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This page and its child pages contains description of individual processes dealing with service operations should be noted as well, such as:

  • Service Order
  • Problem resolution
  • Configuration change
  • System update
  • Backup
  • Disaster recovery

RESPONSIBLE: Information provided here is initially populated by the development team (during the transition phase), and revised based on the need or periodically.

Client Root CA Signing Ceremony Playbook


The ceremony is held on the 2nd day of November in the year 2018 A.D. The physical location is: GEANT Association Offices, Amsterdam.

Required personnel physically present:

S. Winter, RESTENA: execute key generation scripts on machine (passphrase person #1)

D. Visser, GEANT Association: ensure physical lockup of CA device incl. private key; supervise operation to ensure that

   a) no copies of the private key are made

   b) passphrase is only visible to authorised people

Required additional personnel, present via VC:

M. Milinovic, SRCE (passphrase person #2)


  1. S. Winter arrives at GEANT Offices with a Raspberry Pi 3. The Pi has the most recent version of Raspian OS preinstalled, with OpenSSL and the hwrng kernel driver, but no custom software.
  2. The VC begins.
  3. All participants to the ceremony agree on a value "n" for the length of the passphrases. Values smaller than 10 are unacceptable.
  4. S. Winter executes the server CA generation script on the host This process takes a long time and runs in parallel with the Client Root CA procedures.
  5. The CA generation scripts which are available online at GitHub get downloaded to a USB stick on a computer in GEANT offices.
  6. The Pi gets powered up and connected to a monitor and keyboard available at GEANT offices.
  7. The USB stick gets attached to the Pi, and mounted.
  8. The scripts get copied to local SD card storage.
  9. S. Winter executes the script "CA.bootstrapNewRootCA", answering the interactive questions by the script.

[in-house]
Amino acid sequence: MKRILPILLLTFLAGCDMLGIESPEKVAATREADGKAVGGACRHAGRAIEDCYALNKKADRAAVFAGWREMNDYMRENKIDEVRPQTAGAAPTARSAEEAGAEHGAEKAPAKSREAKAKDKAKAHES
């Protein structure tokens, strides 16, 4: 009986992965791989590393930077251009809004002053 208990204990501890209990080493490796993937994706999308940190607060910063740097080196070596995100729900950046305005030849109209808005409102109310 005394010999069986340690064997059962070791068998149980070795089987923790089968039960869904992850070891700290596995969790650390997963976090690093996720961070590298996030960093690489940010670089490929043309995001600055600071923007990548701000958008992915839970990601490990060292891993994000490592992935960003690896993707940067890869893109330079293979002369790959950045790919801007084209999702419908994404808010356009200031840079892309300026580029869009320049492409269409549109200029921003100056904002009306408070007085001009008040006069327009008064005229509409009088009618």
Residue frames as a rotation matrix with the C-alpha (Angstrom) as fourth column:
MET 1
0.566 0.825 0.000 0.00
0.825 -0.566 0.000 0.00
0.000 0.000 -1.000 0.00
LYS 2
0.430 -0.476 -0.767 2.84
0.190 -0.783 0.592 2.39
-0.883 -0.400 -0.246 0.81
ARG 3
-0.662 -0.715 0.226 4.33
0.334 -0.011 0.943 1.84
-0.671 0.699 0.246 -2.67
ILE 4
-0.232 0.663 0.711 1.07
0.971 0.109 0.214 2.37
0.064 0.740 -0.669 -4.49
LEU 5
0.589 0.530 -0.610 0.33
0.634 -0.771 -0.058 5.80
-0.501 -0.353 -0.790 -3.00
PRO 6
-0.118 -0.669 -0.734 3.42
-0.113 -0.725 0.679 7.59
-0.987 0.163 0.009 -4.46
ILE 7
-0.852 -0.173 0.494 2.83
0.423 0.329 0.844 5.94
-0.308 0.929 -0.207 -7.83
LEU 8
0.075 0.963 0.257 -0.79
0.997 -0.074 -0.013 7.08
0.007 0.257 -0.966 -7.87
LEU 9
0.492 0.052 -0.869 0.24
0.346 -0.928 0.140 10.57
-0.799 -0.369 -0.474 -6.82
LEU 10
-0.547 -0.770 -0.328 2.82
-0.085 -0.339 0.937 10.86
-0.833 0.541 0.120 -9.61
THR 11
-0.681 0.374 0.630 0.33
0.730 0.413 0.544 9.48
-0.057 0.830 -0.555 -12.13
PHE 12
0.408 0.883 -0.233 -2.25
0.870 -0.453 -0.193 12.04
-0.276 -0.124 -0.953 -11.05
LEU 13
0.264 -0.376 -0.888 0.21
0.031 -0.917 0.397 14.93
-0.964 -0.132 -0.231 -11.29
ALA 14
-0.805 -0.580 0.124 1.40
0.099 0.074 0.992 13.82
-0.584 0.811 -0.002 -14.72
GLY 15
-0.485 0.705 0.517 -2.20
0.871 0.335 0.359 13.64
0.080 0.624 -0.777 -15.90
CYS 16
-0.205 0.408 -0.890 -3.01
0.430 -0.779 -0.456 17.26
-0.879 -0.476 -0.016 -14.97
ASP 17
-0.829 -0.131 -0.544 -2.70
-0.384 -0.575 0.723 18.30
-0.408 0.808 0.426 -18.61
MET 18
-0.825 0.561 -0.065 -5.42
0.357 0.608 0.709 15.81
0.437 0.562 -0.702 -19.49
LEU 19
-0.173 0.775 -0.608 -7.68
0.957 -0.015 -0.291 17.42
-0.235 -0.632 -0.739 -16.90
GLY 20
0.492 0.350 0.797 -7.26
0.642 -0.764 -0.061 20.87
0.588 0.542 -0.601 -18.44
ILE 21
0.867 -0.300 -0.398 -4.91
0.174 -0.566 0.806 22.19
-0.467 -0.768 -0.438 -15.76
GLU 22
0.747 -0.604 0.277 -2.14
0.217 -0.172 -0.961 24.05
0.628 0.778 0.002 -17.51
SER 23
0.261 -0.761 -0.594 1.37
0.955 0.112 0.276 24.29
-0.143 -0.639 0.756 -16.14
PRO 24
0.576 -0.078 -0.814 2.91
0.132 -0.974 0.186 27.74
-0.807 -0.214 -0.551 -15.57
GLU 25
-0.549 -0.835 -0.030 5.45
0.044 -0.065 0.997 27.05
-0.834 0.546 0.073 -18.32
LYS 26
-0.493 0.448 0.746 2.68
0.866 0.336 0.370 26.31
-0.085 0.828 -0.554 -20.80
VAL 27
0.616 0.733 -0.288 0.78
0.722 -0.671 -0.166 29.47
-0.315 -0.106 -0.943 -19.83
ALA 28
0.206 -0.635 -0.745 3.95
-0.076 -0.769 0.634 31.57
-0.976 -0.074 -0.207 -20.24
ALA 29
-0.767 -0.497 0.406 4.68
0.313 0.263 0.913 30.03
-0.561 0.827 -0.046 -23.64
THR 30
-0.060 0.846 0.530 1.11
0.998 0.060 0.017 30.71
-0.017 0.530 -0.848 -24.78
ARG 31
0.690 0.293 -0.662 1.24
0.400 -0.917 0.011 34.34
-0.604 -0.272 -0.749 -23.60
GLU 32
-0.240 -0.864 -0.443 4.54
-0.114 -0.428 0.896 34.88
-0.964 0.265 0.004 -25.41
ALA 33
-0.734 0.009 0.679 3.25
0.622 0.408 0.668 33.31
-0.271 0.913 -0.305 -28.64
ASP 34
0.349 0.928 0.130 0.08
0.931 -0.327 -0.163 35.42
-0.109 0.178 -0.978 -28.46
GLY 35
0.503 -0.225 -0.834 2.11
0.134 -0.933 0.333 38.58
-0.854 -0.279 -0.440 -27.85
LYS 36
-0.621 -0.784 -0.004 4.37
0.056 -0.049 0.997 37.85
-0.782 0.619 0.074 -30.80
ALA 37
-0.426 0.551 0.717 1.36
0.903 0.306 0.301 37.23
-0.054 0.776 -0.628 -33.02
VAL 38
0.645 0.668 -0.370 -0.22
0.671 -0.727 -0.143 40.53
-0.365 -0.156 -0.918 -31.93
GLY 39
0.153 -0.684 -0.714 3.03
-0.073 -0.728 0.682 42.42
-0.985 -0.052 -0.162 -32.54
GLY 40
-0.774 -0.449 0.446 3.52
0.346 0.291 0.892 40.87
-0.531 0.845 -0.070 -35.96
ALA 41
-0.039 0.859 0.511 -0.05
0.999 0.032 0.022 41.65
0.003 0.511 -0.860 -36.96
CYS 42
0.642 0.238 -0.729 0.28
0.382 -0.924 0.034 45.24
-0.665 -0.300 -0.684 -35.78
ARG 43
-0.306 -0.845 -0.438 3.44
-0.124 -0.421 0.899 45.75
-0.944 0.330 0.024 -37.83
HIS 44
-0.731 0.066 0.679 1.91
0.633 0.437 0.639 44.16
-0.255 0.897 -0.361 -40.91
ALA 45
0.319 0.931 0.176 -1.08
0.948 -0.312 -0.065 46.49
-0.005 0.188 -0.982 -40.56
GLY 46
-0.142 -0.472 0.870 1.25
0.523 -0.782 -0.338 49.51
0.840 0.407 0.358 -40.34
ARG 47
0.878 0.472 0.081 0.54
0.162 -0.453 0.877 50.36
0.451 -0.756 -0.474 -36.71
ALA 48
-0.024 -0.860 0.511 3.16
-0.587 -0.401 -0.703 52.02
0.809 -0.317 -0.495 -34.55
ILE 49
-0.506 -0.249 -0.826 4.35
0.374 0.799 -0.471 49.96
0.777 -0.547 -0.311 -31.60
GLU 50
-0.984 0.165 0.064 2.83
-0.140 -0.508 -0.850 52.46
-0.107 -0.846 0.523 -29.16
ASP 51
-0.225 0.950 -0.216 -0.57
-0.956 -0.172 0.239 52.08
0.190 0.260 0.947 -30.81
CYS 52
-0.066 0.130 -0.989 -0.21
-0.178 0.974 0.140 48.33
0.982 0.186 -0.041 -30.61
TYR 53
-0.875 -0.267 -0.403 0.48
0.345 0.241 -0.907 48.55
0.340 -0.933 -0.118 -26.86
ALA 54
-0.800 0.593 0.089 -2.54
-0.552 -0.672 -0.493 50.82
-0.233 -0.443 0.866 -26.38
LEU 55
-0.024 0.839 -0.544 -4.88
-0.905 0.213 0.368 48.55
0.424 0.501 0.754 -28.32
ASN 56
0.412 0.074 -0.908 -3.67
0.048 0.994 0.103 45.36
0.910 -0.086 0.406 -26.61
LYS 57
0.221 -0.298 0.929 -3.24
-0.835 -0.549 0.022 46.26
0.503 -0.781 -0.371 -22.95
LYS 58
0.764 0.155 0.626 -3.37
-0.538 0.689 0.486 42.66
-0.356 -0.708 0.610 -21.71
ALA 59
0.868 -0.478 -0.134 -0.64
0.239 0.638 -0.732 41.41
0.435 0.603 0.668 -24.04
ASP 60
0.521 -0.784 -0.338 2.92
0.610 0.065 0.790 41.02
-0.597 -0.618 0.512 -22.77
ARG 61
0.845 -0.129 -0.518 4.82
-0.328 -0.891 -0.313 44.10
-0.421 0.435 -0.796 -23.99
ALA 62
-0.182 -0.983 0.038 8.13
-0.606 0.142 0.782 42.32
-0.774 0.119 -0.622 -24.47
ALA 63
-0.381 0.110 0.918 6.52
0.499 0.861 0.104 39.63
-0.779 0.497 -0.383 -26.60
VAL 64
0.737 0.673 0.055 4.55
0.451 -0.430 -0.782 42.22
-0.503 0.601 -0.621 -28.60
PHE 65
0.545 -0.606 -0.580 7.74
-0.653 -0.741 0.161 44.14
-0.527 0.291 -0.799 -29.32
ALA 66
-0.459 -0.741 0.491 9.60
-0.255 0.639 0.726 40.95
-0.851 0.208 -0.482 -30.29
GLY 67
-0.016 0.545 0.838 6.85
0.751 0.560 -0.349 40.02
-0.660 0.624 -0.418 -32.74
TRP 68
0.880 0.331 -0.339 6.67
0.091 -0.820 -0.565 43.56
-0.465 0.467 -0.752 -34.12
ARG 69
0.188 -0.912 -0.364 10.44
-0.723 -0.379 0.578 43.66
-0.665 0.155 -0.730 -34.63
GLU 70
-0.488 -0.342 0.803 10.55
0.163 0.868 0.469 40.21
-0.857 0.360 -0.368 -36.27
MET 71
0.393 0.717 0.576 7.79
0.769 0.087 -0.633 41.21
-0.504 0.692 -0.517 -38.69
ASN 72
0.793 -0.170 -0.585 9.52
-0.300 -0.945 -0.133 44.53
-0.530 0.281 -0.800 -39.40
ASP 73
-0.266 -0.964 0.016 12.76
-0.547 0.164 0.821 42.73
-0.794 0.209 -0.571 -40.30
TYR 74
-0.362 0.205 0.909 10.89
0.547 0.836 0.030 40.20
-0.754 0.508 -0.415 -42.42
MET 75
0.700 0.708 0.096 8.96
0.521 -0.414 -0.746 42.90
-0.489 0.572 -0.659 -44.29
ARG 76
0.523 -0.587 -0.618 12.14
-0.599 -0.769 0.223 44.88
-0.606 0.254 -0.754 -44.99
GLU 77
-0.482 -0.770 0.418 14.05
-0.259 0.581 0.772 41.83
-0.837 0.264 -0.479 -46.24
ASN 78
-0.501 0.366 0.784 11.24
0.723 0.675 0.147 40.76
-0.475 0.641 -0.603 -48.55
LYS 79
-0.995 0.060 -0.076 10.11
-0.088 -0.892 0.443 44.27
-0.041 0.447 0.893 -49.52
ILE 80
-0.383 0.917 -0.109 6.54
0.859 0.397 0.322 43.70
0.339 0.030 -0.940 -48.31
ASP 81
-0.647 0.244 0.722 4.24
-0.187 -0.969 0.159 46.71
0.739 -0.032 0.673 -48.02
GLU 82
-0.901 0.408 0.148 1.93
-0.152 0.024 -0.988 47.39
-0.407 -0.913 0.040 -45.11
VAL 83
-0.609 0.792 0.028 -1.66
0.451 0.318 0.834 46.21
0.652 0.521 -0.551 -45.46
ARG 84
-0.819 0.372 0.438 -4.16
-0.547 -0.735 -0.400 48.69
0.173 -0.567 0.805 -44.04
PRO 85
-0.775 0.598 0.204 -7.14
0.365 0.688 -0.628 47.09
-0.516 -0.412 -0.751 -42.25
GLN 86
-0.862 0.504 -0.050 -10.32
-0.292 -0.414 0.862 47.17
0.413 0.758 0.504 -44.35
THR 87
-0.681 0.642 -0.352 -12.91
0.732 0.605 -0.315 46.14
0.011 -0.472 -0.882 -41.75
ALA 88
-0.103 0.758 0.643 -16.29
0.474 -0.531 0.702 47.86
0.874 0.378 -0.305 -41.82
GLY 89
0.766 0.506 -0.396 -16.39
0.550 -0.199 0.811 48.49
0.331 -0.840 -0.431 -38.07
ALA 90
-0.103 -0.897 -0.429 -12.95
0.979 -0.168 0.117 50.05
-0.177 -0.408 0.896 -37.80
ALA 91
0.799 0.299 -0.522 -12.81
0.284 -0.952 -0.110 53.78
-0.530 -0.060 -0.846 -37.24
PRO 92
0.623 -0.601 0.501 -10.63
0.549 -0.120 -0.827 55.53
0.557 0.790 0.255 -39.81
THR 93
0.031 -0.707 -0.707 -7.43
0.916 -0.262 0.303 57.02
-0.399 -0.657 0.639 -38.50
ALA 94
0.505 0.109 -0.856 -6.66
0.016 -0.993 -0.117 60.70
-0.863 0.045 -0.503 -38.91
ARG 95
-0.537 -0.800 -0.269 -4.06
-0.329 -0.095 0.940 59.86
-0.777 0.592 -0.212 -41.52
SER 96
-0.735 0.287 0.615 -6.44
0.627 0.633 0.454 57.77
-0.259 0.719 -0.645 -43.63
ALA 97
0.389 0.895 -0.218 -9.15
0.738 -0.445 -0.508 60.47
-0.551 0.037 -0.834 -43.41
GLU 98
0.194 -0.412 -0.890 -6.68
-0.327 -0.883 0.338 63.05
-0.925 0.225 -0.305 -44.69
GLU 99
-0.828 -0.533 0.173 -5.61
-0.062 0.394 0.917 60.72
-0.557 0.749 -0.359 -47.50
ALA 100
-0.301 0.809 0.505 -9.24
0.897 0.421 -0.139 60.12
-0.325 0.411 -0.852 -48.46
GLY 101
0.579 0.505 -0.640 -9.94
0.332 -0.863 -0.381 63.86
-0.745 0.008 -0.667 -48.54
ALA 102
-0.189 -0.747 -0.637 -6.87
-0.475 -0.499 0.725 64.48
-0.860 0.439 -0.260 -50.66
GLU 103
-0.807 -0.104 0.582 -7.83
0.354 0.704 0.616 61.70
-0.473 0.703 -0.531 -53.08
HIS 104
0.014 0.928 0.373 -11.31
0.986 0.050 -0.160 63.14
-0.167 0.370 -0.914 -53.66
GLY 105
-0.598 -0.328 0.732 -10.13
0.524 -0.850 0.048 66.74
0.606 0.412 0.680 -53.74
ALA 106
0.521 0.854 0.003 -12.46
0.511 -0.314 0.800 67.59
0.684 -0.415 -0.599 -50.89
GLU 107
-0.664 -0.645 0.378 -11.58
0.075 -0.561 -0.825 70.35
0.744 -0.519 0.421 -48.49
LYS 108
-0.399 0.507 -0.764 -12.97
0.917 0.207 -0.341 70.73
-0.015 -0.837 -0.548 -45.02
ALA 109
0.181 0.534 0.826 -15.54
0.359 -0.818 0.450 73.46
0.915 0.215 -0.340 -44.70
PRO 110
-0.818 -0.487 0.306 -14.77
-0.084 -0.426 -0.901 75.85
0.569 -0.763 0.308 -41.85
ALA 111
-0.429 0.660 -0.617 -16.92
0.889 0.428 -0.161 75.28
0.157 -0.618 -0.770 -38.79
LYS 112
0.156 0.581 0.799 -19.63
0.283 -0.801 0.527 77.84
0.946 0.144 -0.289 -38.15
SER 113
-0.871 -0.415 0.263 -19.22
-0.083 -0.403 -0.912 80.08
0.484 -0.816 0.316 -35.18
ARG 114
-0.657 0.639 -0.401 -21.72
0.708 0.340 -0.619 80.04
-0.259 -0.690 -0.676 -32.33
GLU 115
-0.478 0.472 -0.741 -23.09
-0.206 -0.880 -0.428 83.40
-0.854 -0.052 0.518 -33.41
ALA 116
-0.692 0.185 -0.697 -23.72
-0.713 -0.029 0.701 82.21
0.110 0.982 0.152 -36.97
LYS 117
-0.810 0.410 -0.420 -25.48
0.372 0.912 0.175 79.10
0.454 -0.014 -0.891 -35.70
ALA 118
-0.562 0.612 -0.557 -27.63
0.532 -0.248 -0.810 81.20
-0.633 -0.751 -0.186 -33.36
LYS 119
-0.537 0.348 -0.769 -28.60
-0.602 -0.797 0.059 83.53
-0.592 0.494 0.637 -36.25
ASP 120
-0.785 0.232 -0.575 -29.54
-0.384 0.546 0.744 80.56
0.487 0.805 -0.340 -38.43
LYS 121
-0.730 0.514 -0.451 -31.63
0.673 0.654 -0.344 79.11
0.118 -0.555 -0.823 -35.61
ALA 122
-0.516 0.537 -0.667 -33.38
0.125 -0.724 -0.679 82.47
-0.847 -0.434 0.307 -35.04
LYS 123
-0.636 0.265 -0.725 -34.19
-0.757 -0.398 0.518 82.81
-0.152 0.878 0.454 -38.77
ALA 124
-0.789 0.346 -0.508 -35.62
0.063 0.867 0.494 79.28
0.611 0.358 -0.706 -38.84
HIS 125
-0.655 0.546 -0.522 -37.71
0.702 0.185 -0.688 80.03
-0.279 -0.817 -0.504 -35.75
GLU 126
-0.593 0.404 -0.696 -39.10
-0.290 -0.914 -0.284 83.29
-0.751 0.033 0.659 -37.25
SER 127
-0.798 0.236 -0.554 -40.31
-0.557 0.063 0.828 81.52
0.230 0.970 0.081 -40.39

10. When the script asks for the certificate private key's passphrase, S. Winter makes up a n character password and writes it down in an application on his laptop, for screen sharing.
  11. When the CAs are generated, S. Winter executes the second script, "CA.generateNewIntermediateCA".
  12. When the script asks for the certificate private key's passphrase, S. Winter makes up a different n character password and writes it down on an existing VeraCrypt volume on his laptop.
  13. S. Winter executes the scripts which generate the CRL and OCSP statements, for both the RSA and ECDSA variants.
  14. S. Winter holds up the passphrase to the root CAs into the camera.
  15. M. Milinovic makes a copy of the root CA passphrase and stores it safely for everafter.
  16. S. Winter makes a copy of the root CA passphrase and stores it onto an existing VeraCrypt volume on his own laptop.
  17. S. Winter destroys the piece of paper holding the passphrase. 
  18. S. Winter copies all the public information regarding the CAs onto the USB stick:
    -root CA ECDSA+RSA certificate;
    -intermediate CA ECDSA+RSA certificate;
    -root CA CRL ECDSA+RSA;
    - root CA OCSP statement for the intermediate CA certificates ECDSA+RSA.
  19. S. Winter copies the following SECRET information to the same USB stick:
    -intermediate CA private keys, RSA and ECDSA variants.
    -root CA private keys, RSA and ECDSA variants
  20. The USB stick gets unmounted.
  21. The Pi is shut down.
  22. D. Visser extracts the root CA private keys into a word processor document and prints them.
  23. D. Visser  places the Pi and the printouts in their physical lockup (safe). The access to that safe is managed internally in GEANT according to local procedures.
  24. S. Winter deletes the root CA private keys from the USB stick.
  25. S. Winter copies the remainder of the information on the USB stick to the relevant locations on the VMs.
  26. The group verifies that meanwhile the server CA generation script has finished.
  27. The VC ends.
  28. The ceremony ends.

Client and Server Root CA Procedures

The Client Root CA is stored in GEANT Offices inside a safe, according to local organisation procedures. None of the persons with physical access have knowledge of the passphrase to the private keys.

The passphrase to the Root CA private keys is known to the Service Owner (M. Milinovic) and S. Winter (DevOps team). Both of these have no access to the physical storage of the key file.

VM snapshot restore procedure 

1. eduroam-OT sends a request to the GEANT IT Support <>, to restore a specific machine, from a given date,

      1-a If the restore is urgent (which IMHO will always be the case), CC qaiser and Allen to the email, and note "URGENT" in subject of the message

      1-b In this message eduroam-OT states if they want that the:

          1-b-1 restored snapshot replace the existing VM, or

          1-b-2 restored snapshot to be separately accessible so that they can manually retrieve the needed information

2. GEANT IT restores the VM as per request, detailed in 1-b.

          2-a The restore time is not guaranteed, as GEANT IT is not 24/7. For urgent ones follow 1-a !!

3. GEANT IT confirms to the eduroam-OT that the restore was complete

4. eduroam-OT confirms that the restore was successful and optionally informs in case of 1-b-2, if the restored VM is no longer needed

5. restore request is closed.

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  1. 24. There is cake

    1. And a nice photo for the history archives and next connect issue (smile)